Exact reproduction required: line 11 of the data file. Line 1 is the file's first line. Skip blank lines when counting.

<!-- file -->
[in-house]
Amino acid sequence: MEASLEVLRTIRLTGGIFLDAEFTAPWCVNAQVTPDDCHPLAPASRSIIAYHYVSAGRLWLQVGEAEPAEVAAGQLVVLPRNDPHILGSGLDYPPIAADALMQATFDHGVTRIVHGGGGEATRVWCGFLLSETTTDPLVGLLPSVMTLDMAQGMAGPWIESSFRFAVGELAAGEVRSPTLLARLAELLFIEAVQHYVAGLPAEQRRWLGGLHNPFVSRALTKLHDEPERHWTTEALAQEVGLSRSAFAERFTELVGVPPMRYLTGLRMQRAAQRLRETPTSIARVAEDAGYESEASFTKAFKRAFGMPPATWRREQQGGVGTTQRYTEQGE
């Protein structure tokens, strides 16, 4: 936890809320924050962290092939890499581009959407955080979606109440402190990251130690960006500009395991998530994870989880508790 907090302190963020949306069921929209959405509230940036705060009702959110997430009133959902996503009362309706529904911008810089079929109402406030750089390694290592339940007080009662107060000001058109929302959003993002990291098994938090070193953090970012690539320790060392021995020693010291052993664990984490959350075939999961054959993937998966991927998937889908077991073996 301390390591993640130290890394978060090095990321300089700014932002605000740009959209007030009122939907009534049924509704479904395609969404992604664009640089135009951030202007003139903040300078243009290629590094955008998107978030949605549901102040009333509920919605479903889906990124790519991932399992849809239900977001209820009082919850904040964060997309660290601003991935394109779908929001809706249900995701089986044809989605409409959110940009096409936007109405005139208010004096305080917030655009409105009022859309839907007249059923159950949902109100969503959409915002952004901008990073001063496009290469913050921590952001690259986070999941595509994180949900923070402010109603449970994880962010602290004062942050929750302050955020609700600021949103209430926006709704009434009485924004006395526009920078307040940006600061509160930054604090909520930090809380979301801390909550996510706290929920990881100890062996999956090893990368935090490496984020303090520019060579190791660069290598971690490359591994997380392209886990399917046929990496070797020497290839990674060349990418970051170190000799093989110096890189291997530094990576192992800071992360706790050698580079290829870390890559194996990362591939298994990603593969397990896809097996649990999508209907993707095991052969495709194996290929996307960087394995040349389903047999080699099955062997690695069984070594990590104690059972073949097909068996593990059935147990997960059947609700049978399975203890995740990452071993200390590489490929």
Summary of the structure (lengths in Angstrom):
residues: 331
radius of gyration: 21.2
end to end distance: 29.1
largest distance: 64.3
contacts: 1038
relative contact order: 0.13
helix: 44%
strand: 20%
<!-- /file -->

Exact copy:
helix: 44%